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New York State Passes Sweeping Police Reform Legislation


New York State Passes Sweeping Police Reform Legislation

June 15, 2020
Christopher P. Maugans

Key Takeaways

  • Andrew Cuomo has signed eight of 10 bills included in the legislature’s swift and sweeping “Say Their Name” law enforcement reform agenda

  • This notably includes repeal of  Civil Rights Law § 50-a, the statute that shielded law enforcement personnel records from disclosure

  • Multiple statutes involve oversight and accountability measures, while others establish penalties for non-emergency 911 calls, ban “chokeholds,” and stipulate that persons in law enforcement custody have a right to medical attention

  • Additionally, Executive Order 203 requires localities to review and make plans for potentially sweeping police reforms


New York has responded to the social unrest and demand for changes in policing by enacting 10 pieces of legislation as a part of the “Say Their Name Reform” agenda. To date, eight of the bills have been signed by Gov. Andrew Cuomo and two await the governor’s review after having been passed by the state senate and assembly last week. Additionally, and potentially further reaching and more ambitious than the legislative package, the governor recently released Executive Order 203, which requires police departments in local government to develop a plan for reforming their police departments.

Repeal of Civil Rights Law § 50-a

Perhaps the most significant legislative change was the complete repeal of Civil Rights Law § 50-a, which relates to the disclosure of law enforcement disciplinary records. CRL § 50-a was enacted in 1976 in response to a court case where a police officer’s written reprimands were released to a citizen pursuant to a request under the Freedom of Information Law (FOIL), a state statute permitting public access to records generated by government agencies, including police departments. With its repeal through S.8496/A.10611, law enforcement personnel disciplinary records are now subject to disclosure.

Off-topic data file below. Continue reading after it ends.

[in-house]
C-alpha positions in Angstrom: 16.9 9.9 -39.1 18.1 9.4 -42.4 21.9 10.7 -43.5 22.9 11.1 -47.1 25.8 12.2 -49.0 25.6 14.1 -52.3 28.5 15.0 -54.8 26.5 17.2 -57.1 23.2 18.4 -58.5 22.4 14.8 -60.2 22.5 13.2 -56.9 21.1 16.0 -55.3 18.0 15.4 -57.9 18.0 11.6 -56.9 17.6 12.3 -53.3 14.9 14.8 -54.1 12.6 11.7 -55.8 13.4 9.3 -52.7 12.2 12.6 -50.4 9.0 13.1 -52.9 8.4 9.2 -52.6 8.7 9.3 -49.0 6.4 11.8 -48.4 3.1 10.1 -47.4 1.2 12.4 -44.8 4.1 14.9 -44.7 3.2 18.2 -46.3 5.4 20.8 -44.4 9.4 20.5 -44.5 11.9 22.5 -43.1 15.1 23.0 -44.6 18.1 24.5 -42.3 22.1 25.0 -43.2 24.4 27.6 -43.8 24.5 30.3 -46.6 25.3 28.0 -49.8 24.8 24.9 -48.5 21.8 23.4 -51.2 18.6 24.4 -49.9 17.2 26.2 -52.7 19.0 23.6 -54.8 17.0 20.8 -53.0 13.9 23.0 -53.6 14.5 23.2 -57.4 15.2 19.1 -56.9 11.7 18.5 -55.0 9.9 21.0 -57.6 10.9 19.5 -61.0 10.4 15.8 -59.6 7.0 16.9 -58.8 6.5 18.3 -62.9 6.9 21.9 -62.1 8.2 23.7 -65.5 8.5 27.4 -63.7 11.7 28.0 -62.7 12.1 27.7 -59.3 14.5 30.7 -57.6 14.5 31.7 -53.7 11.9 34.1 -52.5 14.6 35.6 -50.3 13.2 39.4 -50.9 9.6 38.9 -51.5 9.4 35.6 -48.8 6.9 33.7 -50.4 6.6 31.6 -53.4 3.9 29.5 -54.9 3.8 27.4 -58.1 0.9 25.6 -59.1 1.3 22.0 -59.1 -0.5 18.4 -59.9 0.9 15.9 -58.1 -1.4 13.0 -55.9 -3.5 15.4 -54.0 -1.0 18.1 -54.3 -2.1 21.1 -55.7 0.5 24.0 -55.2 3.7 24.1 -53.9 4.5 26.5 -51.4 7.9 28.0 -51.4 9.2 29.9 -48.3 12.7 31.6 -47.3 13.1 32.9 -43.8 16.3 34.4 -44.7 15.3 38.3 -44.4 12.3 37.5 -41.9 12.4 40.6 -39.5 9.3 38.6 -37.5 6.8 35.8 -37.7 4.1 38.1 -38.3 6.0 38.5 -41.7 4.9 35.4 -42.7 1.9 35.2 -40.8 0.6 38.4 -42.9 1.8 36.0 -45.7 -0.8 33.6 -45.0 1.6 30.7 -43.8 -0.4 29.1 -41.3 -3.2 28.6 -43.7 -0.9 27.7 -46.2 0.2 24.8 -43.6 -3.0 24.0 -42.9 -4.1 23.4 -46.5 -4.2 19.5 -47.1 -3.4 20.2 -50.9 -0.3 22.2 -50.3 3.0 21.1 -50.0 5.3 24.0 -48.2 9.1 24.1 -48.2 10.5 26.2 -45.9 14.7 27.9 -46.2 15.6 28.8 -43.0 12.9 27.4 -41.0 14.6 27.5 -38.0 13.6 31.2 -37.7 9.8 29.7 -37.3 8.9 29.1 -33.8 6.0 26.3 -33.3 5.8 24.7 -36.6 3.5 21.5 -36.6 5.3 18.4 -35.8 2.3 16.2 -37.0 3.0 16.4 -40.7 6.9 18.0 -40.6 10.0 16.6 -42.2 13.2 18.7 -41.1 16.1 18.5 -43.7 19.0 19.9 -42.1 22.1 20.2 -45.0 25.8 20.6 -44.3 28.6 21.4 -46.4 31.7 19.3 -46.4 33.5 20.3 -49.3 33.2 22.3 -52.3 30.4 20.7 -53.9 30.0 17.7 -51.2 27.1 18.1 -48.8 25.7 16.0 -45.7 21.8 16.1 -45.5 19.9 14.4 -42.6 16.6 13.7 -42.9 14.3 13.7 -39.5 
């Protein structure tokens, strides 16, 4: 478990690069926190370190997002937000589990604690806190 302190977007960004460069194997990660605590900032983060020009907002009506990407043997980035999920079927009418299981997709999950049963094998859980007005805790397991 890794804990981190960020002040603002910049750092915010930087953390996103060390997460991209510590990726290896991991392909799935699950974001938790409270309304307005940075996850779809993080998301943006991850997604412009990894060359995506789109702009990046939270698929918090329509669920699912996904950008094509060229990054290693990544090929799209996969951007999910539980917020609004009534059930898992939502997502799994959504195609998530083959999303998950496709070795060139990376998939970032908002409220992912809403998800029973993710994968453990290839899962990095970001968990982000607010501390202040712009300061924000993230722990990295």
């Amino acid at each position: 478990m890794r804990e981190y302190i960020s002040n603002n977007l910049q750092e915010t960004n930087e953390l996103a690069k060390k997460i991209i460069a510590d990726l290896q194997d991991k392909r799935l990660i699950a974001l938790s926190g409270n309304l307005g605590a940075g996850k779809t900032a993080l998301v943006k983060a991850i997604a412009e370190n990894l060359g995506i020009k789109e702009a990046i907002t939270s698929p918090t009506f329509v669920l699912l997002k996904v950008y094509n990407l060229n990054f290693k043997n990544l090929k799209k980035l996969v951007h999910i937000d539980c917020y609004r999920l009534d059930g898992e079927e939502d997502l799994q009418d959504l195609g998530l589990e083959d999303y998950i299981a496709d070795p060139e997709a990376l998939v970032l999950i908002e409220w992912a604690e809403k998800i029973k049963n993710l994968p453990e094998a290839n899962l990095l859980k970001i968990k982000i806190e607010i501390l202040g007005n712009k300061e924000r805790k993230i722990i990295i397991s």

The change to CRL §50-a includes an amendment to FOIL regarding the scope of disclosure of disciplinary records. Specifically, a law enforcement agency responding to a FOIL request for law enforcement disciplinary records must redact specific categories of personal information from the record before disclosing the record. The law further allows the agency to redact portions of the record that only contain minor, technical infractions that do not involve interactions with the public, are not of public concern, and are not connected to the officer’s investigative, enforcement, training, supervision, or reporting responsibilities.

The law further provides the specific types of personal information (e.g., social security numbers, medical history, home addresses, personal telephone numbers, personal cell phone numbers, personal e-mail address, or participation in an employee assistance program, mental health service, or substance abuse program) that must be redacted from a law enforcement agency’s response to a request for disciplinary records.

This legislation is effective immediately.

Reporting a Non-Emergency Incident Involving a Member of a Protected Class

Another measure, S.8492/A.1531, was enacted to prevent the misuse of 911 and other organizations that deal with emergencies. The law amends the Civil Rights Law (creating Subdivision 2 of Section 79-n), in relation to reporting a non-emergency incident involving a member of a protected class.

Specifically, the law covers situations where any person intentionally:

  • Selects a person or property for harm;
  • Causes damage to the property of another;
  • Causes physical injury or death to another; or
  • Summons a police officer or peace officer